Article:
Friday, September 08, 2006

Culture, Cruelty & Contradiction

A story on NPR today covered a controversial, proposed ban on the slaughter of horses for food.

As a creative, I embrace the idea that humans are emotional and irrational decision makers. Many people would like to believe that humans are rational and logical, but this simply isn't true. It's just another example of our constantly playing "pretend". This is true, of course, to varying degrees from individual to individual.

I've always believed that the most interesting part of being human is all the things we can't control, the things that control us, the dark recesses, the emotional underbelly. Hunger, pain, the things we desire, lust after, fear and humiliate us, put us on a trajectory in life that we ride atop, pretending all the while that we're steering. These are the truths I hold to be self-evident.

To hear our legislative leaders say things like horses "are cherished companions, they are sporting animals, they are not food", is wacky entertainment. Despite the support of veterinarians and The American Quarter Horse Association in the method and humaneness of slaughtering, one congressman referred to it as "a brutal, shadowy, shameful, predatory practice that borders on the perverse". (That old-fashioned brand of oratory bullshit is alive and well). Aren't there larger legislative issues that need to be tended to?

The drivers of valuation, when it comes to animal life - among them cuteness (fur) and size (insects) - are completely irrational. This lack of reason continues when it comes to the way we appraise human life. Celebrity life seems to be more valuable than not. A child's life seems to be more valuable than that of an adult. Proximity seems to diminish value. Hunger in Africa gets more attention than malnutrition and prenatal birthrates in Detroit, and we always hurt the ones we love. (Homicides are usually committed by someone who knew the victim.)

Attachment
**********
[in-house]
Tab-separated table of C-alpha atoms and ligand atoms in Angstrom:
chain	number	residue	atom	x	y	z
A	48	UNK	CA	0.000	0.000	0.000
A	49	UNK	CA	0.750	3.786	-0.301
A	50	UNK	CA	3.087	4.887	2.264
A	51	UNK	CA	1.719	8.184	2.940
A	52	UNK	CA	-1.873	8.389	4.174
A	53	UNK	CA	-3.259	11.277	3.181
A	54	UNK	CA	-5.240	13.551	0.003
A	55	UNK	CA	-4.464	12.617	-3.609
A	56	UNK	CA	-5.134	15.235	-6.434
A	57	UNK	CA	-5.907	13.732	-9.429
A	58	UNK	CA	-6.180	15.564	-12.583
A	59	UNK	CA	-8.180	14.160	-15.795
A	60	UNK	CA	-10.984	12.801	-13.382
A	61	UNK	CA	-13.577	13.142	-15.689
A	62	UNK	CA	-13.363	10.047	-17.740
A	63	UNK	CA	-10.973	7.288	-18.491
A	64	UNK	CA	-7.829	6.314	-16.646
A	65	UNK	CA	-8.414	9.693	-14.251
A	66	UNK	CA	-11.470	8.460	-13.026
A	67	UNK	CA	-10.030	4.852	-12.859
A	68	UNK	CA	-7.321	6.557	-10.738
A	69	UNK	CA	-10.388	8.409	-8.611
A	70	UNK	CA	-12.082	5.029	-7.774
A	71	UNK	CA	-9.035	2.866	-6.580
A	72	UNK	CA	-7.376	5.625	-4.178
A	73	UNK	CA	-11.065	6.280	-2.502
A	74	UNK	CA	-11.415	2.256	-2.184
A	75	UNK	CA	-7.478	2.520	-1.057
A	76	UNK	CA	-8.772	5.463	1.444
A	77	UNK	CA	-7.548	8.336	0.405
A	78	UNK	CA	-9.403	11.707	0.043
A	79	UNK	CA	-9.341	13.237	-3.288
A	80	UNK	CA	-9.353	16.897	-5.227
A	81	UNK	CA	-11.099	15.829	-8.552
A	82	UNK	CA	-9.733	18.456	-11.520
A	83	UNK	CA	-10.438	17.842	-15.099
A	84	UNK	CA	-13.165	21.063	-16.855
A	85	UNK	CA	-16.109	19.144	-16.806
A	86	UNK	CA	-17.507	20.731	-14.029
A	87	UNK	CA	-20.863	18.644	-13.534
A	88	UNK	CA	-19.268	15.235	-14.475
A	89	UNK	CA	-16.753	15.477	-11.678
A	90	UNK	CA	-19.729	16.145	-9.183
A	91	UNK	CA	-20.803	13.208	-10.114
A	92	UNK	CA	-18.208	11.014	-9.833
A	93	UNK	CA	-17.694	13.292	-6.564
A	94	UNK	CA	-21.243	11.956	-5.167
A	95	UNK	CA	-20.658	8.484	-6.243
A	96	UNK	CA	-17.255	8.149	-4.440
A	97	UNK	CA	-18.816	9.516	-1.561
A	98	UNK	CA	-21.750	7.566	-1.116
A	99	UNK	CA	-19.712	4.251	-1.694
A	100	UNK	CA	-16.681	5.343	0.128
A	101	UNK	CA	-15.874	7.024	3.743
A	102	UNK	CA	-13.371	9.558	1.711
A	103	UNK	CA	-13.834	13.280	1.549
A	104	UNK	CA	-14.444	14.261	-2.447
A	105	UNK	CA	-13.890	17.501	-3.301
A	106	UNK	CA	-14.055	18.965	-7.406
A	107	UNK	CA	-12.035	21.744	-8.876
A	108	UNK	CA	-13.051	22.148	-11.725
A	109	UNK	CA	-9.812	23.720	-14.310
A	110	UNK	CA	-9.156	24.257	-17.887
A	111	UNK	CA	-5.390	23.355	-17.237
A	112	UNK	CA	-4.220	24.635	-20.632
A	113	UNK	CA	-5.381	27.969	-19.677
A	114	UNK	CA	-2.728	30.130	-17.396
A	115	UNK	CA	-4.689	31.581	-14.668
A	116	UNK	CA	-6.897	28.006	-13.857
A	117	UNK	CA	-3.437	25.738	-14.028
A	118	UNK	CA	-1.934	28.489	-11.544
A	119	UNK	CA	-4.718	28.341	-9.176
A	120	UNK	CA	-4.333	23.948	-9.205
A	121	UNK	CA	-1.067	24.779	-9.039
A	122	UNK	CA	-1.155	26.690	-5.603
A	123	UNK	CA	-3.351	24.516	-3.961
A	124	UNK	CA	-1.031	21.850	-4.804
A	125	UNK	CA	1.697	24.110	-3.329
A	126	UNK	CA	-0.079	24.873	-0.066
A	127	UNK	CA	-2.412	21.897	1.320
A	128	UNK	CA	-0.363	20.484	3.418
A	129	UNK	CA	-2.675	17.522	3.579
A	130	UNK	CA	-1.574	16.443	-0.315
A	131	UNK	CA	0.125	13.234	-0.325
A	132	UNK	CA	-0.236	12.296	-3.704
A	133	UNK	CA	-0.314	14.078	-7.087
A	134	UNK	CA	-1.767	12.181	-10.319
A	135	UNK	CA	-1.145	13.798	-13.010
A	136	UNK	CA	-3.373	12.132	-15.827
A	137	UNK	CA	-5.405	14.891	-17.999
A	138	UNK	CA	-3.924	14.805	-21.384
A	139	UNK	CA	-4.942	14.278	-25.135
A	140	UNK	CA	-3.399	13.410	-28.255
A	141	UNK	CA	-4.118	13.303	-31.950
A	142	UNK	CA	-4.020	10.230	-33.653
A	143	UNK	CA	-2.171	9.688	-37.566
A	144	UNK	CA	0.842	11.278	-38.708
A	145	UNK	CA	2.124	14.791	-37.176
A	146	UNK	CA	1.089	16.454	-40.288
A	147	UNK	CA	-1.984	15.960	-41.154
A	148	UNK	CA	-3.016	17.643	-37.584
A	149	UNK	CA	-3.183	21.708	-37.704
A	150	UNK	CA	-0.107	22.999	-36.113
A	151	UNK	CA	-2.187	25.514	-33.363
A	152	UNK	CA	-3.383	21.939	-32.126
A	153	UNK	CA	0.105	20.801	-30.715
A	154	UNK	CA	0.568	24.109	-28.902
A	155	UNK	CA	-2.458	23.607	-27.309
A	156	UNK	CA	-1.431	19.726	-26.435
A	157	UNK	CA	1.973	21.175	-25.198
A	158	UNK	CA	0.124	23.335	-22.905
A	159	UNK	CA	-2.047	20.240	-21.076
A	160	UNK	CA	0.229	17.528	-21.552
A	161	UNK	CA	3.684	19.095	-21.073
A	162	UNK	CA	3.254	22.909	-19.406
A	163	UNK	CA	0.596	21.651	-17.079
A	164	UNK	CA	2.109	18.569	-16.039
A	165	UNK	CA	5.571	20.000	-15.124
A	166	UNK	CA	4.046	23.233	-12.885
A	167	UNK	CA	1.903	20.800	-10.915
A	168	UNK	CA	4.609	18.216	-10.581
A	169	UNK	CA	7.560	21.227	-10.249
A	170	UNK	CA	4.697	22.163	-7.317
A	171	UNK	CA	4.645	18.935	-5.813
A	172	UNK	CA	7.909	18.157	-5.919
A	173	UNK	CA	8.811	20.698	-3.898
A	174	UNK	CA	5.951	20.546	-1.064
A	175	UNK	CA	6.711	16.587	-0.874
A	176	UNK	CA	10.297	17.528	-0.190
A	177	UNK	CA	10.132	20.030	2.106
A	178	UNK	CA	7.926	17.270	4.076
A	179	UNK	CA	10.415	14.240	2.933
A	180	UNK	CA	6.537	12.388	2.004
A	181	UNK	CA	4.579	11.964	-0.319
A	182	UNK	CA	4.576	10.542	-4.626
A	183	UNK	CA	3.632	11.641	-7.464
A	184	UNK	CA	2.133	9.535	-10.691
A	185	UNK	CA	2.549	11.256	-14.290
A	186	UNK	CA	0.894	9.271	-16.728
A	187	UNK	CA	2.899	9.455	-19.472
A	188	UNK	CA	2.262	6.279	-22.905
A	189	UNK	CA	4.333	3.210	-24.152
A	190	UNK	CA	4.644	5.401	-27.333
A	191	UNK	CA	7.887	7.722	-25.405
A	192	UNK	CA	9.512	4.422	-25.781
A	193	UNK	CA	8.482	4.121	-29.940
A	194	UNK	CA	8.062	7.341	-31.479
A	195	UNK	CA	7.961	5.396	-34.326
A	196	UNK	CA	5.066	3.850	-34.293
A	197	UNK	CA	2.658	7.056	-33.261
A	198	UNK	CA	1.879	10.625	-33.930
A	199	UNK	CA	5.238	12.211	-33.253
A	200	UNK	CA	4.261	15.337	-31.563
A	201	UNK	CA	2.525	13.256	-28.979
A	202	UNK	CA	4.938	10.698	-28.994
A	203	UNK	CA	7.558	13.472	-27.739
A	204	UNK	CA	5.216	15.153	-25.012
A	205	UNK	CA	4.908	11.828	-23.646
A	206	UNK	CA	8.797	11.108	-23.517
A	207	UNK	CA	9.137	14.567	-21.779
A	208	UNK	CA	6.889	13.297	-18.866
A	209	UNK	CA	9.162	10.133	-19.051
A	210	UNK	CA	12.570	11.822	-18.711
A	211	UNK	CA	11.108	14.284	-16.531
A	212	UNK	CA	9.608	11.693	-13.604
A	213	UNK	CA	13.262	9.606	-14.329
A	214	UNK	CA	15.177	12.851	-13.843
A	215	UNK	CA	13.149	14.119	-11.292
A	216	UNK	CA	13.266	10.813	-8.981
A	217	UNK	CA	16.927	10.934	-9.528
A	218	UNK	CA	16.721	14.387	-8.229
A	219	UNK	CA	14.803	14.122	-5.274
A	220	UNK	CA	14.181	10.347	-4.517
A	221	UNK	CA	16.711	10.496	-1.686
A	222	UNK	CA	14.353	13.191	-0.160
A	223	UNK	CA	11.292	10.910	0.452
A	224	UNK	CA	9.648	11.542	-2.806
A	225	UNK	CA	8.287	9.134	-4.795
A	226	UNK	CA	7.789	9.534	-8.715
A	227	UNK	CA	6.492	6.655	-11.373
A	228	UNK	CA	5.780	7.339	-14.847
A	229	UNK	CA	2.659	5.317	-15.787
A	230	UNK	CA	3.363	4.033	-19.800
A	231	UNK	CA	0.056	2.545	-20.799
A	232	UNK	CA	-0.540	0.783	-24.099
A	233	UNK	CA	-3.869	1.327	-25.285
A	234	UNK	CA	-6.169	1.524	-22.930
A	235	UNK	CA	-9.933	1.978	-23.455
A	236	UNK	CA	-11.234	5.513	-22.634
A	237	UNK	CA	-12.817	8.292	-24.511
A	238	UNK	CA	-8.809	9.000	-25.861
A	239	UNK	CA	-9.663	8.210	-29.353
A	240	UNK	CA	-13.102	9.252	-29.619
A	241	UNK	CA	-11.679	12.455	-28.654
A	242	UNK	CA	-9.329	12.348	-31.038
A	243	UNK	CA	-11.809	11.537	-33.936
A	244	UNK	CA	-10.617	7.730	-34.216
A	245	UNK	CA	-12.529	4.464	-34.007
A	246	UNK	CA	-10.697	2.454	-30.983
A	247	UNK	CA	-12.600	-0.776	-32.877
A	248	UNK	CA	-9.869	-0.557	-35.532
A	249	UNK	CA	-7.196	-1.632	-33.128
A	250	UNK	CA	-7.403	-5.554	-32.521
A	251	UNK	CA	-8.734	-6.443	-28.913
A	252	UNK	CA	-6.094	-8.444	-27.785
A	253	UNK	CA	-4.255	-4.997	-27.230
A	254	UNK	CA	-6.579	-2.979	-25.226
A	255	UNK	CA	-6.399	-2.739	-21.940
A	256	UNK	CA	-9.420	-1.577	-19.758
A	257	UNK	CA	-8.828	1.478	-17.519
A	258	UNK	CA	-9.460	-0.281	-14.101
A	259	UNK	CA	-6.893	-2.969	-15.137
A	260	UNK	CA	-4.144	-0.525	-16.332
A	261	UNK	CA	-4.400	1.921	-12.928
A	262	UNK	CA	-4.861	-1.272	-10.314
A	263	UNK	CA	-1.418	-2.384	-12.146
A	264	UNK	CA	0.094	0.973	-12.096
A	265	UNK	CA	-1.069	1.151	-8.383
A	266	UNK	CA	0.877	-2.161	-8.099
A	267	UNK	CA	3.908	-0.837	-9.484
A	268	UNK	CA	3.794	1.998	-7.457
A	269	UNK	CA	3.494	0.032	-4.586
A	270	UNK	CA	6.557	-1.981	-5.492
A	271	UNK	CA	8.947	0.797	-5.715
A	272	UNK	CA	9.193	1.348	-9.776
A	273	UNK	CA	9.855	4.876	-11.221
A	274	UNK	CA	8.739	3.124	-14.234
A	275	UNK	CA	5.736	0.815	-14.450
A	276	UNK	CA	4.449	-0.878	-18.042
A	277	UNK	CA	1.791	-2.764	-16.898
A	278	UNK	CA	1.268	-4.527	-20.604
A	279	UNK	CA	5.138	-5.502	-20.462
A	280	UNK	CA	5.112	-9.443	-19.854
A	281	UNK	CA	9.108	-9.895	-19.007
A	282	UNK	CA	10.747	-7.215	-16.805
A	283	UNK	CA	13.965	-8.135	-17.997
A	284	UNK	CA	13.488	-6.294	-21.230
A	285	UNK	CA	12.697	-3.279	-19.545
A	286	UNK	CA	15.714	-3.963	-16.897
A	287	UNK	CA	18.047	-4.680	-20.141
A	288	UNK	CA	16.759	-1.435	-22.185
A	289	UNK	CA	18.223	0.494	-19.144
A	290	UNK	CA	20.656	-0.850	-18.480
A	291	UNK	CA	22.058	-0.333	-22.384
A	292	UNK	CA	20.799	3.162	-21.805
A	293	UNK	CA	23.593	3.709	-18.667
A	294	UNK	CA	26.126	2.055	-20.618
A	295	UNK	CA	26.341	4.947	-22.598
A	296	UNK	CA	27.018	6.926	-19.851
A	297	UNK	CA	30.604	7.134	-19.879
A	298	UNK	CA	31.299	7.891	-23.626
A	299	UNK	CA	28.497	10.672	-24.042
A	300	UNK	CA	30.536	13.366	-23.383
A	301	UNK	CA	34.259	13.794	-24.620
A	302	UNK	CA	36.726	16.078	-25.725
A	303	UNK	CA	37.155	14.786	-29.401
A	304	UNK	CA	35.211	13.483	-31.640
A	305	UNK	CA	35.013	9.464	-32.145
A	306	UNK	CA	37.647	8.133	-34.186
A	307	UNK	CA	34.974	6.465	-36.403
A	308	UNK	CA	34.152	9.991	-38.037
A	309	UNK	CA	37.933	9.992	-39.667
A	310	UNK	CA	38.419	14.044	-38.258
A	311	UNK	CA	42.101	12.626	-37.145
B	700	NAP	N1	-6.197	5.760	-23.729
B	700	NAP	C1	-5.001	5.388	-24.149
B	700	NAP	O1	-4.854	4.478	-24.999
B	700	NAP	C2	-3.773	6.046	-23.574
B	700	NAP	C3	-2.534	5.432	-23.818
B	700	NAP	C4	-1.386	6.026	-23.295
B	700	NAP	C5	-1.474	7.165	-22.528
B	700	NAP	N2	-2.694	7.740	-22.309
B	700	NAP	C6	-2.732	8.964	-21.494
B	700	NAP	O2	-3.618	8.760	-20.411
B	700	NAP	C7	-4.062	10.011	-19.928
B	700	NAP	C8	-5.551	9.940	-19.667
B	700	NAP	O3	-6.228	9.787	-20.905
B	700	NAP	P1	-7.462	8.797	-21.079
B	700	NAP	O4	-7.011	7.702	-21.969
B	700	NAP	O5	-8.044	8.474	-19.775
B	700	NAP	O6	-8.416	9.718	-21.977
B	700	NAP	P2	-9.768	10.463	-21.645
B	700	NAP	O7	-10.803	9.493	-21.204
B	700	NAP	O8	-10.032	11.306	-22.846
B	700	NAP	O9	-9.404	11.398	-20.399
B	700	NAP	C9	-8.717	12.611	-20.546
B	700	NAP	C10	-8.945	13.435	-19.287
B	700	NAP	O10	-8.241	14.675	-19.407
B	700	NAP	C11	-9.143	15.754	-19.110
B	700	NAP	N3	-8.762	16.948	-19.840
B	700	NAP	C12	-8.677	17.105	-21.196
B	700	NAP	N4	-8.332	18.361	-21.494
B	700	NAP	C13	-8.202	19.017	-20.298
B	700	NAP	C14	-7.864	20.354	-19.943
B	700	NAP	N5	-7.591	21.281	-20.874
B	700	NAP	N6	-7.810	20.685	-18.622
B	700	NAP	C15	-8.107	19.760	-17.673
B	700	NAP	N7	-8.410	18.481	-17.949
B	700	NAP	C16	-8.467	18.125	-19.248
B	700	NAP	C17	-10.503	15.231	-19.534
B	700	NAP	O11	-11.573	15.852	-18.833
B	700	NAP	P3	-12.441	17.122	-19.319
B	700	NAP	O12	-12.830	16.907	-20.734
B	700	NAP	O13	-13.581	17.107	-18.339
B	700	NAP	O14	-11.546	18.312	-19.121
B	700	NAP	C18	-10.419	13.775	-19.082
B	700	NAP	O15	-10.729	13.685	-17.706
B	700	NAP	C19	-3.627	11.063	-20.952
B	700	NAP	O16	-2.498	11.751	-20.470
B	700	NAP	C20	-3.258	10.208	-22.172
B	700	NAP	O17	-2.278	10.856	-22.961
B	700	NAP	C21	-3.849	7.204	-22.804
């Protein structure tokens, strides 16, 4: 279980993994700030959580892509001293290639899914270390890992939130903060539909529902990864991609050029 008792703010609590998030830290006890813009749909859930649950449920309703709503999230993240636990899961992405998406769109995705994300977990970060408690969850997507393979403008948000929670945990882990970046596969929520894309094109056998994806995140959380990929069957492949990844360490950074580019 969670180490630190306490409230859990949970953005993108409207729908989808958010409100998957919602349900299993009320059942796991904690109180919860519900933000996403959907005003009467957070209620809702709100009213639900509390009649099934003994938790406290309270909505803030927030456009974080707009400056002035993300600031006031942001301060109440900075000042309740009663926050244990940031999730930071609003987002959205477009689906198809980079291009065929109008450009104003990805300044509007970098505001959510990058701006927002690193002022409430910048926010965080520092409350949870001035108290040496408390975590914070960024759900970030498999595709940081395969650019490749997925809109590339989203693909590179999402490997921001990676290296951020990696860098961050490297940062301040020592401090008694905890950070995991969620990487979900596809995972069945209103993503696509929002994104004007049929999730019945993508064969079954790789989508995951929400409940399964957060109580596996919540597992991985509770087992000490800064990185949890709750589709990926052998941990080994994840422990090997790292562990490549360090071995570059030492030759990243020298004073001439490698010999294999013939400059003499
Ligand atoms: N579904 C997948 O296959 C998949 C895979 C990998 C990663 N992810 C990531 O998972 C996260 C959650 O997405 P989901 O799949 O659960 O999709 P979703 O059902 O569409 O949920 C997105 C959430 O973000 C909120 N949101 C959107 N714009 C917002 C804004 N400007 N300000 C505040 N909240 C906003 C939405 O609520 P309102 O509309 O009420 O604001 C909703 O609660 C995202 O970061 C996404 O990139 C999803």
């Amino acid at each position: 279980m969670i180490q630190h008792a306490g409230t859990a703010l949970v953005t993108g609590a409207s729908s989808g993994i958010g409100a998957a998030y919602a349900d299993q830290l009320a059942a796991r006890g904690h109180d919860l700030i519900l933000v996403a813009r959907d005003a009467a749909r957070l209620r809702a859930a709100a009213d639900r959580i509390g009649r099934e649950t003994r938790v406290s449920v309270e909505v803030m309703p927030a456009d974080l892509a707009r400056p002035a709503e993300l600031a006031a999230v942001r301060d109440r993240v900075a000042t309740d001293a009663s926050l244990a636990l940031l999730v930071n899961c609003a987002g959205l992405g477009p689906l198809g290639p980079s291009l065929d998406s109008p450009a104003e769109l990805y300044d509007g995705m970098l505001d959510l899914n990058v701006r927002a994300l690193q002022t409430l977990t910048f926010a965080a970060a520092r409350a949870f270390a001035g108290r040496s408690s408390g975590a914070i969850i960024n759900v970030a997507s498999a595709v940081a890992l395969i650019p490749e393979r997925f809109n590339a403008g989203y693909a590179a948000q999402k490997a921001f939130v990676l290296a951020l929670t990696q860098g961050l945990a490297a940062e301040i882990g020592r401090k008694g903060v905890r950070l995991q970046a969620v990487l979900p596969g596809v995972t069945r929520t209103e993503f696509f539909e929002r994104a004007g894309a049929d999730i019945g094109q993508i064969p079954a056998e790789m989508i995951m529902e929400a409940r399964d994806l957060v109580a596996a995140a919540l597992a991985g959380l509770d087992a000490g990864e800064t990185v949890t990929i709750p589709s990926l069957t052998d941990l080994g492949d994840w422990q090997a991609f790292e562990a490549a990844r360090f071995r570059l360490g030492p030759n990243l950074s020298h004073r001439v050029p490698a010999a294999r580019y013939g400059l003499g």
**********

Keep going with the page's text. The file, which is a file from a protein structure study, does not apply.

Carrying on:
life and death may be the only irrefutable facts of human existence, the only issue with black and white resolve, yet our ability to assess its value is filled will confused, emotionally-driven thinking riddled with qualifiers and exceptions.

Recently, the city of Chicago outlawed foie gras. (You would think a city with such a violent past would have acquired the taste for blood and goose liver.) What this and the ban on the slaughter of horses for food (a delicacy in Europe and Asia) fail to recognize is that all culture is rooted in cruelty.

Culture is a luxury. In many instances it is the embellishment of all those icky issues we find at the bottom of Maslow's pyramid. The embellishment of food is cuisine, the embellishment of shelter is architecture and the embellishment of safety "defense". All of these things are possible only after the thorny matters of survival are solved and we can start to "get ahead". Getting ahead usually means extra at the expense of others. Roman and Greek culture were both possible because of slavery. So were the Great Pyramids. America's amazing standard of living and overzealous consumption of resources is not sustainable worldwide. For a long time everyone else has gotten less so that we can have more. The price of gas is a good case in point. Profit is, in a sense, fractional exploitation.

I'm not making condemnations, just trying on a few uncomfortable potential truth. Nobody wants to know how the sausage of culture is made and no one wants to have the blood on their hands. Framing the war in Iraq as being about oil as opposed to standard of living washes ones hands of any personal implication. Boiled down, It may really come to a question of "how bad do we really want all that stuff? Bad enough to kill? The answer, historically, has always been... yes.

Why don't we just get a table, sit down and try some horse meat? We can always pretend it's something else.


Anonymous said...

Your rant about "America's amazing standard of living" reminded me of something I heard last week. No where in the world except here (in America) can you find FAT homeless people.

Tom Sherman said...

Rant? This is probably the most important piece I've written.

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